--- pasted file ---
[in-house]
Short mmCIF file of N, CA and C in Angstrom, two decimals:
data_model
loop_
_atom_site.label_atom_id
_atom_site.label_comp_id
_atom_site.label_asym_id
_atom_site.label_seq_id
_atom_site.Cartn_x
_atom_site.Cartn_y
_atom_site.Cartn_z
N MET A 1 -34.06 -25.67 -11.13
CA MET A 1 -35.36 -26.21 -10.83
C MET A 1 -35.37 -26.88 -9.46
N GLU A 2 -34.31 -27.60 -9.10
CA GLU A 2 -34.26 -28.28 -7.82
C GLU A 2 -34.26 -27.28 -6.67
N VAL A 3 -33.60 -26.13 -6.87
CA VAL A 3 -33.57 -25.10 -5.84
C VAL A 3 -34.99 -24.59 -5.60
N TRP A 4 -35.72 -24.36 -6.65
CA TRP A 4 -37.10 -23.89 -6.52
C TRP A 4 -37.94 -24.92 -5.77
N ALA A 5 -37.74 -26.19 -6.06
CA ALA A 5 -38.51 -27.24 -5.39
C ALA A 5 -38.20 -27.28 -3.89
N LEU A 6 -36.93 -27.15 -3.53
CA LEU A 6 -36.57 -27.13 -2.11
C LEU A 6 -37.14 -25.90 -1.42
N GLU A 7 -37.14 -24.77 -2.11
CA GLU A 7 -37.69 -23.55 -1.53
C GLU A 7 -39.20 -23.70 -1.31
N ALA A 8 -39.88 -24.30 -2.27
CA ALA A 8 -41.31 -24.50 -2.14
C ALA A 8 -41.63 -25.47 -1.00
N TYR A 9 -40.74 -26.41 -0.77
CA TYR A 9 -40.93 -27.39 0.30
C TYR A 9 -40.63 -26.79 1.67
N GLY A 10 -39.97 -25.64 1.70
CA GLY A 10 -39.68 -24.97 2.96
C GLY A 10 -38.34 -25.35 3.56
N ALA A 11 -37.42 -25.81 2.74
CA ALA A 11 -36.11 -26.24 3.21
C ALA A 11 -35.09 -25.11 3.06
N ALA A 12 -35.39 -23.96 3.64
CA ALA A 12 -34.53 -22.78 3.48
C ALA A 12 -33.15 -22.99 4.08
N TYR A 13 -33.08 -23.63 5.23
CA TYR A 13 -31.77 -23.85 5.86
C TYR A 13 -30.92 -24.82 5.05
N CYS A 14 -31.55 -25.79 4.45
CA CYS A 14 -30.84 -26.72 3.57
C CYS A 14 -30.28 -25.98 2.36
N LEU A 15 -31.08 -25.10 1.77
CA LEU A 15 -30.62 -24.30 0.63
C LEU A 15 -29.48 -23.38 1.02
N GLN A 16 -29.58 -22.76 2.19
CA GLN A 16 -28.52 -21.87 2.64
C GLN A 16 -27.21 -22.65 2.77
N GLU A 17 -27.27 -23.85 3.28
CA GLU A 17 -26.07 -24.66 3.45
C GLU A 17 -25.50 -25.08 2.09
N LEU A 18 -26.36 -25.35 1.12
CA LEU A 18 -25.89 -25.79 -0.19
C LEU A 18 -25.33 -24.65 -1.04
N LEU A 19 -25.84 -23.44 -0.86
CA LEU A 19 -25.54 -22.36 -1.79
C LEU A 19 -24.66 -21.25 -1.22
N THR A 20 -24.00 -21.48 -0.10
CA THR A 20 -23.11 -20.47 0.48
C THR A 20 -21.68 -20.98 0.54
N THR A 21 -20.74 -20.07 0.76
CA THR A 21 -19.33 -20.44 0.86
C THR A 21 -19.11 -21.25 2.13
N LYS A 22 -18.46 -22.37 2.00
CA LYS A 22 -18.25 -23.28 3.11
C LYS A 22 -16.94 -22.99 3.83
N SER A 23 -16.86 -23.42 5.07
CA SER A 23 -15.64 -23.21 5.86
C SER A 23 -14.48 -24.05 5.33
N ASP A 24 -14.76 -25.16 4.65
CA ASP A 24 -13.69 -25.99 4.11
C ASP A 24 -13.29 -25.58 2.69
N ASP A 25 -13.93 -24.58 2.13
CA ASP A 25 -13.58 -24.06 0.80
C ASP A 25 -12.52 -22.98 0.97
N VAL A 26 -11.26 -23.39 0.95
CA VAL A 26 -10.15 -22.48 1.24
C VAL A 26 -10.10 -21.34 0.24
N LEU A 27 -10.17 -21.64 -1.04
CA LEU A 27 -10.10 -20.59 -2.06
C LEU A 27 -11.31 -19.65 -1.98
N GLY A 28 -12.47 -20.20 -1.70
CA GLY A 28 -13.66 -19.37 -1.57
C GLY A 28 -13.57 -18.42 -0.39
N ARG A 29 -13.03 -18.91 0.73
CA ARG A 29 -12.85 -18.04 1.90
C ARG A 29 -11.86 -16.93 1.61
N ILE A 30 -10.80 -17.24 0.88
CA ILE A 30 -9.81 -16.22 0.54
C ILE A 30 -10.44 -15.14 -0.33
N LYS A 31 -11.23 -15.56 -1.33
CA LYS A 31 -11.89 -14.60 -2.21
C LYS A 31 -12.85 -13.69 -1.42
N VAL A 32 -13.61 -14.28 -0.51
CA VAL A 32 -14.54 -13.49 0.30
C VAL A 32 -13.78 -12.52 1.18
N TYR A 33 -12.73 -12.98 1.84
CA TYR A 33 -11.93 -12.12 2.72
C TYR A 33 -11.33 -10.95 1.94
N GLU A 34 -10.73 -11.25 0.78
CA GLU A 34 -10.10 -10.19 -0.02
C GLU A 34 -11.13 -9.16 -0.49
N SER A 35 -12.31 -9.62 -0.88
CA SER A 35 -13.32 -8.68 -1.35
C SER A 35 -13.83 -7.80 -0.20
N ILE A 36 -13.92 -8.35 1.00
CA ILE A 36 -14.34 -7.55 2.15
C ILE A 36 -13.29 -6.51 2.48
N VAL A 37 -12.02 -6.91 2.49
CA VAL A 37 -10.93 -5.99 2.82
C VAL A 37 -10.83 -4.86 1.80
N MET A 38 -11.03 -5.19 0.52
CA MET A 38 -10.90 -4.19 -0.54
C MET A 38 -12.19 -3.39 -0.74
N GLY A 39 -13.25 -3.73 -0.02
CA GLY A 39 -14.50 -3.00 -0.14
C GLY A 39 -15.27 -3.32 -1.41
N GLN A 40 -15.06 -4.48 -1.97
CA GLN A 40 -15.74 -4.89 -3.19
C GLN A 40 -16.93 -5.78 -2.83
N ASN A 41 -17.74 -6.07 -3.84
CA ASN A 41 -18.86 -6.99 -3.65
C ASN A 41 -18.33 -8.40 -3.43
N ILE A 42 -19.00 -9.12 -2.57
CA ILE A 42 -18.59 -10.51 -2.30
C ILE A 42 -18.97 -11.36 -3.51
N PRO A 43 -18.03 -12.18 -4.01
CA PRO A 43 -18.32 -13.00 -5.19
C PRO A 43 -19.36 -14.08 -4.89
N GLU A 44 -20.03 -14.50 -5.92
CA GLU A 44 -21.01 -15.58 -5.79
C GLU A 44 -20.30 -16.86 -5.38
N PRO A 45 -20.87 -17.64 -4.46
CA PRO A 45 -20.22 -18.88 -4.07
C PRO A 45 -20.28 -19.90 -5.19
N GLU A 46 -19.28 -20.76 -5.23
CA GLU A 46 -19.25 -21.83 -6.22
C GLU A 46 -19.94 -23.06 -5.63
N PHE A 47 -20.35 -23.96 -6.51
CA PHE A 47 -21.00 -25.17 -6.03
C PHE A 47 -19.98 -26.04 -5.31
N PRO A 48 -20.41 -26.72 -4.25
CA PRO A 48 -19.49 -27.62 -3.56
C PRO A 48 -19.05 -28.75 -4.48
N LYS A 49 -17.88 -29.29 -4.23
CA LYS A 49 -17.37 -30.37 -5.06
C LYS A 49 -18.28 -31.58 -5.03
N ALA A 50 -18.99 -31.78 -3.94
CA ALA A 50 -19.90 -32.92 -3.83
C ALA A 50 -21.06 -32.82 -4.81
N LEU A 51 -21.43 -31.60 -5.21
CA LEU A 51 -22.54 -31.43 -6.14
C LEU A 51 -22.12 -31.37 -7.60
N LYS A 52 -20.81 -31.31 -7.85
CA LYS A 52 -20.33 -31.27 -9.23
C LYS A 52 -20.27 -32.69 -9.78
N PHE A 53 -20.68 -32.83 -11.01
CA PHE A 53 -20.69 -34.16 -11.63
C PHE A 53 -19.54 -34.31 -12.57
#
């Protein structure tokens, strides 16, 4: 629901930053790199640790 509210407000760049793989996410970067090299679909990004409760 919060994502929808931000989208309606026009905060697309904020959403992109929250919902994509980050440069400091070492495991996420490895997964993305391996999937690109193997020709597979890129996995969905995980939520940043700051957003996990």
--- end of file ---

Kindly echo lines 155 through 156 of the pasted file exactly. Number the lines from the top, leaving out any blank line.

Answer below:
C PRO A 48 -19.05 -28.75 -4.48
N LYS A 49 -17.88 -29.29 -4.23